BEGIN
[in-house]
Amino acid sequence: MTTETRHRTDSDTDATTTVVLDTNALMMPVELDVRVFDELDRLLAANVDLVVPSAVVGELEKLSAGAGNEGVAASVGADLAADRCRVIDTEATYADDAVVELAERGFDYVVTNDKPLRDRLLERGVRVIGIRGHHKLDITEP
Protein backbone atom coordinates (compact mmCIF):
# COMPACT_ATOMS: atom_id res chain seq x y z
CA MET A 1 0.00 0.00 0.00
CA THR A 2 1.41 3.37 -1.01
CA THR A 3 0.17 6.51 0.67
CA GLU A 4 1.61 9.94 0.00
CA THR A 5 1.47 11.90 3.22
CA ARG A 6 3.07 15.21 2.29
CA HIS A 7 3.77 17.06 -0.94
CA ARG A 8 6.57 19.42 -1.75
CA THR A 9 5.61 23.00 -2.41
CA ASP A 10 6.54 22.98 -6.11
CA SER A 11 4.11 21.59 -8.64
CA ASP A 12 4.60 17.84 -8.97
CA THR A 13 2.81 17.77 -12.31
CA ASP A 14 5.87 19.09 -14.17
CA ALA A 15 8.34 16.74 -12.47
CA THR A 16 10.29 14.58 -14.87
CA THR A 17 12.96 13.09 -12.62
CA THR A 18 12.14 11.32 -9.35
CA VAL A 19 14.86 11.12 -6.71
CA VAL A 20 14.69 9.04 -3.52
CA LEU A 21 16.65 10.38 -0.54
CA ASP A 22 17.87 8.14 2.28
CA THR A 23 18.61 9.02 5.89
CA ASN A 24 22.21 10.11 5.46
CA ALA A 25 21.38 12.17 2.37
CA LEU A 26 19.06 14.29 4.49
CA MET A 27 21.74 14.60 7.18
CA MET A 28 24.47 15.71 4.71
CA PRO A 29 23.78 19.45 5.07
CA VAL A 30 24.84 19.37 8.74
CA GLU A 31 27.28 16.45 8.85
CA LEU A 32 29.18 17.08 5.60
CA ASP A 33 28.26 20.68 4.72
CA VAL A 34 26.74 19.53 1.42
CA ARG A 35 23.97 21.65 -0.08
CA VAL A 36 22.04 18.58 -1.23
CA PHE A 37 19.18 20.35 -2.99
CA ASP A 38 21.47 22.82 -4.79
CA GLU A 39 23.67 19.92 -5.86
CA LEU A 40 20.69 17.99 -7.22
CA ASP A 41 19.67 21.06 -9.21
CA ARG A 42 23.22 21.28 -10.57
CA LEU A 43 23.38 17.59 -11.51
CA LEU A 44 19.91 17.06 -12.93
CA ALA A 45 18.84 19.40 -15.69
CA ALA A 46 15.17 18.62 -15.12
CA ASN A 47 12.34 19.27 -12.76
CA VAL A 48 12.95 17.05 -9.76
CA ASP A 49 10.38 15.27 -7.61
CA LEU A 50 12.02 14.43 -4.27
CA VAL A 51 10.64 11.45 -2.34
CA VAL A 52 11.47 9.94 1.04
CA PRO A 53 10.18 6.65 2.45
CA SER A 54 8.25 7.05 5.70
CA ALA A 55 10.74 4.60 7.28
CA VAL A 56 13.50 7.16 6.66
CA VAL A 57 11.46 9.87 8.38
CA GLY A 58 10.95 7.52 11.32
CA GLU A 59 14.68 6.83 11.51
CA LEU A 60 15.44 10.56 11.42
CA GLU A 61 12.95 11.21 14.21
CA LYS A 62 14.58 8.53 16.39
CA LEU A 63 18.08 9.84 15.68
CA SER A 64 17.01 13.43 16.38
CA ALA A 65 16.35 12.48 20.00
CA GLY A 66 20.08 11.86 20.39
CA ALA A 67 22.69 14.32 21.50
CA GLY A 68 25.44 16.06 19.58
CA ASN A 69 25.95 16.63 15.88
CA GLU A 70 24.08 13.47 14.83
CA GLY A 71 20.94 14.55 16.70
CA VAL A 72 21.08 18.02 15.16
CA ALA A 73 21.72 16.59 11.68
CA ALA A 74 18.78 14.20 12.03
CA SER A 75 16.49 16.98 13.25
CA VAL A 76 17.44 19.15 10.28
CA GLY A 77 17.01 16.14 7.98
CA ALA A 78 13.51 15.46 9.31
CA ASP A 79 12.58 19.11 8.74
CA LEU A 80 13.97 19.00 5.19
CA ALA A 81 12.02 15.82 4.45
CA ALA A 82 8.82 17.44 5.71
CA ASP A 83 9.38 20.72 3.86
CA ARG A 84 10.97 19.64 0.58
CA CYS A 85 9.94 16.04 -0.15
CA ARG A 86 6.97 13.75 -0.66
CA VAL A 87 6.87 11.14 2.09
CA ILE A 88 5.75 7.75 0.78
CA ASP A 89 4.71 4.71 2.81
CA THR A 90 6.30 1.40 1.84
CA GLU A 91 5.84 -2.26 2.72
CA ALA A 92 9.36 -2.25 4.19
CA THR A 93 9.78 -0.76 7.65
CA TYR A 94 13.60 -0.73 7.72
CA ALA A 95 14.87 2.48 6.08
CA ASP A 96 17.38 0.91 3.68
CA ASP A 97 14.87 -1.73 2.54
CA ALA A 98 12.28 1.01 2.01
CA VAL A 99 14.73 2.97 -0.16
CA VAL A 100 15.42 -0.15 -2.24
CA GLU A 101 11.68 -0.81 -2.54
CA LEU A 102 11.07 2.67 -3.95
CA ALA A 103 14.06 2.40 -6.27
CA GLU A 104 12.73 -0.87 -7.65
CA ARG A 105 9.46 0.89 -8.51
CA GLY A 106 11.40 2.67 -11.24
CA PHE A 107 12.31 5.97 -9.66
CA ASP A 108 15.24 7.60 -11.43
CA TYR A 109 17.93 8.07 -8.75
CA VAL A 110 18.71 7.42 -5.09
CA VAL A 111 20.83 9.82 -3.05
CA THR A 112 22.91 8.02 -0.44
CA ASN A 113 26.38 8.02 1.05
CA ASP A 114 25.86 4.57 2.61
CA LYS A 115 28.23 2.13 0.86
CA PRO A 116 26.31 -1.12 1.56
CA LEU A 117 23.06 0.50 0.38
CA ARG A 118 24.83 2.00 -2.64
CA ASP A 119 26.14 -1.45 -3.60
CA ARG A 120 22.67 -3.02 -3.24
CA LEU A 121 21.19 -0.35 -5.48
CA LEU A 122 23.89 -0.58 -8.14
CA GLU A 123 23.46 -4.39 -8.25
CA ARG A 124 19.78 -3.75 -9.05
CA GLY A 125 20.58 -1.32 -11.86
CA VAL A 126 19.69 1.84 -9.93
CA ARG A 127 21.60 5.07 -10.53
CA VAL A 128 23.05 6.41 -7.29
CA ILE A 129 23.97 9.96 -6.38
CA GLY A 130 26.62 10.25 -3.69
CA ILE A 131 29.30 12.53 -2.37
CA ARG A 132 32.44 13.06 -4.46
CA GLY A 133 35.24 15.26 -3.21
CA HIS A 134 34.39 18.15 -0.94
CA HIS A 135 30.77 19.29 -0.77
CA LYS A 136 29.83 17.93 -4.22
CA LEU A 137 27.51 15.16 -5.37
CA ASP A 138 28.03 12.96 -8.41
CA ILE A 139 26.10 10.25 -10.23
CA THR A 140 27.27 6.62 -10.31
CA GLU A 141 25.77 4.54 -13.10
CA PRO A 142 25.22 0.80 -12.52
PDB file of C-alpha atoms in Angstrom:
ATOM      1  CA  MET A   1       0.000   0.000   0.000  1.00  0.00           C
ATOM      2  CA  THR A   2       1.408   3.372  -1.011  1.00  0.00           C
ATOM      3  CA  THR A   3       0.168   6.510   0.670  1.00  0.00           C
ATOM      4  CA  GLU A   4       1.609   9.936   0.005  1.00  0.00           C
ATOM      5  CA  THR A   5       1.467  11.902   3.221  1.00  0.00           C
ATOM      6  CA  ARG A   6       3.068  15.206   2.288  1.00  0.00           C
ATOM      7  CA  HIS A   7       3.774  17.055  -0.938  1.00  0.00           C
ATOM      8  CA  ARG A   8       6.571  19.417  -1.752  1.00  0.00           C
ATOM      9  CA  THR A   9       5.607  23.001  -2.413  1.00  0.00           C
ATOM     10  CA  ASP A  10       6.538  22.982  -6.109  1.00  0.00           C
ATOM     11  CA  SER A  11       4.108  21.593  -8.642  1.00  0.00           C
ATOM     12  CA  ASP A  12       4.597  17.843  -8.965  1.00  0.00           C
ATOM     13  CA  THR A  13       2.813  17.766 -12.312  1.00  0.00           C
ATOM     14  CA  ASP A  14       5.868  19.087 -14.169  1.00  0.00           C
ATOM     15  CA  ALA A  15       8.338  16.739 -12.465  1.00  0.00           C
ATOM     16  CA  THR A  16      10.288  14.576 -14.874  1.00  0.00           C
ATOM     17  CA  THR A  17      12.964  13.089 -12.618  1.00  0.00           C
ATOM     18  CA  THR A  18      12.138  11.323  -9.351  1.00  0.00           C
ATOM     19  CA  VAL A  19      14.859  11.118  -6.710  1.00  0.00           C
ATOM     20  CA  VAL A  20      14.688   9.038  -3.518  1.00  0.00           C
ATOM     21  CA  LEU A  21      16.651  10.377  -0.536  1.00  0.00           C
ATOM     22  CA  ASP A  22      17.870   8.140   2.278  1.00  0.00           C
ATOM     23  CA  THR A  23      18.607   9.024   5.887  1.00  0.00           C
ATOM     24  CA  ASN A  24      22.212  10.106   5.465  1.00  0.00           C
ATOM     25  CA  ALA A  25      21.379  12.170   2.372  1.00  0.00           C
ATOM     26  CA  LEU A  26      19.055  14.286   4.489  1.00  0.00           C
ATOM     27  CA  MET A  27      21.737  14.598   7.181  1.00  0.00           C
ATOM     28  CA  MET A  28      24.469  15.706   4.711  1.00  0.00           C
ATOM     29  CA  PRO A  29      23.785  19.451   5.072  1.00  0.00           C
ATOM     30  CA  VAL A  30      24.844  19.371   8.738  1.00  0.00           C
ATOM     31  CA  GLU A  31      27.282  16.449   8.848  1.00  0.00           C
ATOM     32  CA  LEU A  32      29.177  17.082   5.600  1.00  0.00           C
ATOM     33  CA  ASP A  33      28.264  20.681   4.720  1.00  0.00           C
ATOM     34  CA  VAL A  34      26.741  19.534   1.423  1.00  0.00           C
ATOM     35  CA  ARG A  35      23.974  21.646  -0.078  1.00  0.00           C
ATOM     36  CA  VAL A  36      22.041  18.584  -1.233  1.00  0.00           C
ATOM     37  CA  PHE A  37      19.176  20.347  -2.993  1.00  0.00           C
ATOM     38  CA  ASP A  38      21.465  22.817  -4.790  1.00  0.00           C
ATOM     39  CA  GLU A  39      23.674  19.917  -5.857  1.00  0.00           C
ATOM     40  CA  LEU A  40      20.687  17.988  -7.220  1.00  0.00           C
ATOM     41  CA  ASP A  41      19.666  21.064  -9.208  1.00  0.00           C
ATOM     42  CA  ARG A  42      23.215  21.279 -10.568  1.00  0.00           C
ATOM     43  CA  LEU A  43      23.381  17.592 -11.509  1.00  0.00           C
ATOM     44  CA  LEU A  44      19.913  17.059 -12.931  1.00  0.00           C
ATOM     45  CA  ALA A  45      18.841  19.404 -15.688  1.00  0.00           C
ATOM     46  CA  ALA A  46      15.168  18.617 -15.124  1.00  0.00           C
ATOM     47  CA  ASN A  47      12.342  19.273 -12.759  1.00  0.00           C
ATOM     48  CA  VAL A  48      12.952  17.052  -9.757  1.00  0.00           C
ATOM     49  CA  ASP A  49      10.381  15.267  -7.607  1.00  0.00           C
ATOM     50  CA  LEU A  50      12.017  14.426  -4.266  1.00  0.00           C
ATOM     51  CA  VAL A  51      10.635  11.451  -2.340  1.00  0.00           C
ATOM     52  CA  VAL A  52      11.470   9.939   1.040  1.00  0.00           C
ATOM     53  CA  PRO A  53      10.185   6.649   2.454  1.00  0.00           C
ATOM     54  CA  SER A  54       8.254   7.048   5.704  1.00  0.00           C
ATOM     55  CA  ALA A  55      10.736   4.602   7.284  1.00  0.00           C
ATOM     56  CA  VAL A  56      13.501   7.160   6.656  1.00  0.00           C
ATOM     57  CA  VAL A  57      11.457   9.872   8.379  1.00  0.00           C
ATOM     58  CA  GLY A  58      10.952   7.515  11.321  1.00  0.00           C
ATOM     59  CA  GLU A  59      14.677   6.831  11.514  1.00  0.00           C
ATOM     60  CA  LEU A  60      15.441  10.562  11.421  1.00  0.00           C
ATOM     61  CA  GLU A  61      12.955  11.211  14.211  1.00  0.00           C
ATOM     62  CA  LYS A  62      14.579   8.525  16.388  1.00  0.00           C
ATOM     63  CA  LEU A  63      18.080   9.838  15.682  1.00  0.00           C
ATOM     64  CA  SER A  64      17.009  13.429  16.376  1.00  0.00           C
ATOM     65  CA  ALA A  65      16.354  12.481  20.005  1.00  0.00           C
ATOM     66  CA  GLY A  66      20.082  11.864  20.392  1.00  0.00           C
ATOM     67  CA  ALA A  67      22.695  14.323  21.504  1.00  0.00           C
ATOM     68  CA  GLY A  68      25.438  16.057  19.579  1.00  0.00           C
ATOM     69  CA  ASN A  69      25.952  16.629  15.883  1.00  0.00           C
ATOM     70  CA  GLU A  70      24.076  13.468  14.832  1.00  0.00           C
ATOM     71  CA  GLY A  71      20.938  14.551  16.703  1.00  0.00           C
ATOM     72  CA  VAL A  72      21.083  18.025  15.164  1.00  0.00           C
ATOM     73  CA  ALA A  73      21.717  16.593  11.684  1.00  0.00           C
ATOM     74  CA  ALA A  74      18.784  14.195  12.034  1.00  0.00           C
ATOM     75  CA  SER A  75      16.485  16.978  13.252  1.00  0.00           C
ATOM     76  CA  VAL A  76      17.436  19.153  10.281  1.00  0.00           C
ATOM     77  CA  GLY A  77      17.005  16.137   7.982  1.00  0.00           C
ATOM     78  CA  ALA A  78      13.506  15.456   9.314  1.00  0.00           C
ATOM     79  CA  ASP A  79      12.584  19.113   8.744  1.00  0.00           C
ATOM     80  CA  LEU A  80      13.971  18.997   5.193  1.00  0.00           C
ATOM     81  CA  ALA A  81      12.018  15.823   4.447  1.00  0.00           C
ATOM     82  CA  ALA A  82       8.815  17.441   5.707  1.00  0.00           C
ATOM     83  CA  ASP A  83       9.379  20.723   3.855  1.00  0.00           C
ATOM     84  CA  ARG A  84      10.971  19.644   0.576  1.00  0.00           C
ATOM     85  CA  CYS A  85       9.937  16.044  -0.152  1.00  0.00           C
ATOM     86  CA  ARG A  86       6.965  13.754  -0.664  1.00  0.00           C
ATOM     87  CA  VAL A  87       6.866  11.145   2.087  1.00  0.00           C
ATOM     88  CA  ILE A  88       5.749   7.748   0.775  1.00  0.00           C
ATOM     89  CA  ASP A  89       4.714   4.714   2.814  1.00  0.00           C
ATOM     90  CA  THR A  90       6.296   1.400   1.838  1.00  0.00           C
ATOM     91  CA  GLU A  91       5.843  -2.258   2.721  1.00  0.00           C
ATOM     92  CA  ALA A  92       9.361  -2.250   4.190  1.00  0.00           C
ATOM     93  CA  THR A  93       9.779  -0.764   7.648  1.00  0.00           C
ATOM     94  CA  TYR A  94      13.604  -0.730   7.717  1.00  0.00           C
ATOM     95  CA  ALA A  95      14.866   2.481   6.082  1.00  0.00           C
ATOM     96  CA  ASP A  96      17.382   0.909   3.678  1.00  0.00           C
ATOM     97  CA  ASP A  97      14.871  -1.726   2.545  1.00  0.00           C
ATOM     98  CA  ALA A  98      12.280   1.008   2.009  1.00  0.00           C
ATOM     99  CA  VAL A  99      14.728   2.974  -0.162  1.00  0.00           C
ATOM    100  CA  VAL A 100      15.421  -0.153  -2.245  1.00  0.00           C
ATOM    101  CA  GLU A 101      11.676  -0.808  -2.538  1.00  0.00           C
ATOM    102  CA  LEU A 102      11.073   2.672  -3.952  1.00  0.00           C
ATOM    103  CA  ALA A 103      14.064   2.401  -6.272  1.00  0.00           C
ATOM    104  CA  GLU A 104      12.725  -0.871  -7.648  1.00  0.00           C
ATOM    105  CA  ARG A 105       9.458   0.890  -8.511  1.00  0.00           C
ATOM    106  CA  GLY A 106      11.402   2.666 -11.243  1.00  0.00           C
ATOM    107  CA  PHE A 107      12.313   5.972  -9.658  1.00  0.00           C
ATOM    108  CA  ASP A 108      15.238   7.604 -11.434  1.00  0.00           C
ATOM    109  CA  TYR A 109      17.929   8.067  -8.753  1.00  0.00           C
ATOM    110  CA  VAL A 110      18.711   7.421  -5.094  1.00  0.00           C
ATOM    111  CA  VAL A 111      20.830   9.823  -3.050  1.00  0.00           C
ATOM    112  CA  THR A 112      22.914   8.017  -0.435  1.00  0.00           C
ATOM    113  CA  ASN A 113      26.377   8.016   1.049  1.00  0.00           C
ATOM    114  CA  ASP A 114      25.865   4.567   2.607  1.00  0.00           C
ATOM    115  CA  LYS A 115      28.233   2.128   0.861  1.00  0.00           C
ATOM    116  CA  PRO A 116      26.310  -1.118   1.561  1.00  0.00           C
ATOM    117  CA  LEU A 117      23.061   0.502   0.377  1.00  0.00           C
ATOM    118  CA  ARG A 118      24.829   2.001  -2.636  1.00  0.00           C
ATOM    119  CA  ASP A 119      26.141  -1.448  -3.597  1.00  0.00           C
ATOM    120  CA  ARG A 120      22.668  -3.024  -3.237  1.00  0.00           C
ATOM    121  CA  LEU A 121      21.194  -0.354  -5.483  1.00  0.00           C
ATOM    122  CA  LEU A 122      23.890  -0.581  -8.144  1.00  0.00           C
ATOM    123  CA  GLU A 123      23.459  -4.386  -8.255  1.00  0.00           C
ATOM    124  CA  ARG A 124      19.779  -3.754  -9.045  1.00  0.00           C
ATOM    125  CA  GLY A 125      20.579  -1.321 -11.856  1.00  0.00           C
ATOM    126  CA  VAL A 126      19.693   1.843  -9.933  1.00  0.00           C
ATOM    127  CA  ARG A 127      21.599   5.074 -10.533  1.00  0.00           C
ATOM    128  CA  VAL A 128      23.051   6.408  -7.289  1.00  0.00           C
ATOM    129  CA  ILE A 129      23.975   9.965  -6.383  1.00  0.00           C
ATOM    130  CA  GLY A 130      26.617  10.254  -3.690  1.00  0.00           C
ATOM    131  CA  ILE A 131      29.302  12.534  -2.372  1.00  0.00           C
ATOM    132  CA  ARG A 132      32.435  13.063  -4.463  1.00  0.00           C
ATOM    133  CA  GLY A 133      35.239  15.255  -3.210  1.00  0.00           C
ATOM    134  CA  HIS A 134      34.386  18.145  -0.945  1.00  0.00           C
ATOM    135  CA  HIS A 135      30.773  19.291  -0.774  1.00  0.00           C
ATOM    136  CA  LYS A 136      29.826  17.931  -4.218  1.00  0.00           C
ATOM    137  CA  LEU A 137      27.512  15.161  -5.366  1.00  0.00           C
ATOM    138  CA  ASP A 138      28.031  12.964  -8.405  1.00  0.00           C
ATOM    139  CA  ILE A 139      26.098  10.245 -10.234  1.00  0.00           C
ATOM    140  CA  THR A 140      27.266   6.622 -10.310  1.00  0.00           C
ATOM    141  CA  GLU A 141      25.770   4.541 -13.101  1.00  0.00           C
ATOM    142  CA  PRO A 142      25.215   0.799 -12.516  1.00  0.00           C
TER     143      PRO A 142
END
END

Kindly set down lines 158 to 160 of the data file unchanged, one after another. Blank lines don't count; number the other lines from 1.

ATOM     11  CA  SER A  11       4.108  21.593  -8.642  1.00  0.00           C
ATOM     12  CA  ASP A  12       4.597  17.843  -8.965  1.00  0.00           C
ATOM     13  CA  THR A  13       2.813  17.766 -12.312  1.00  0.00           C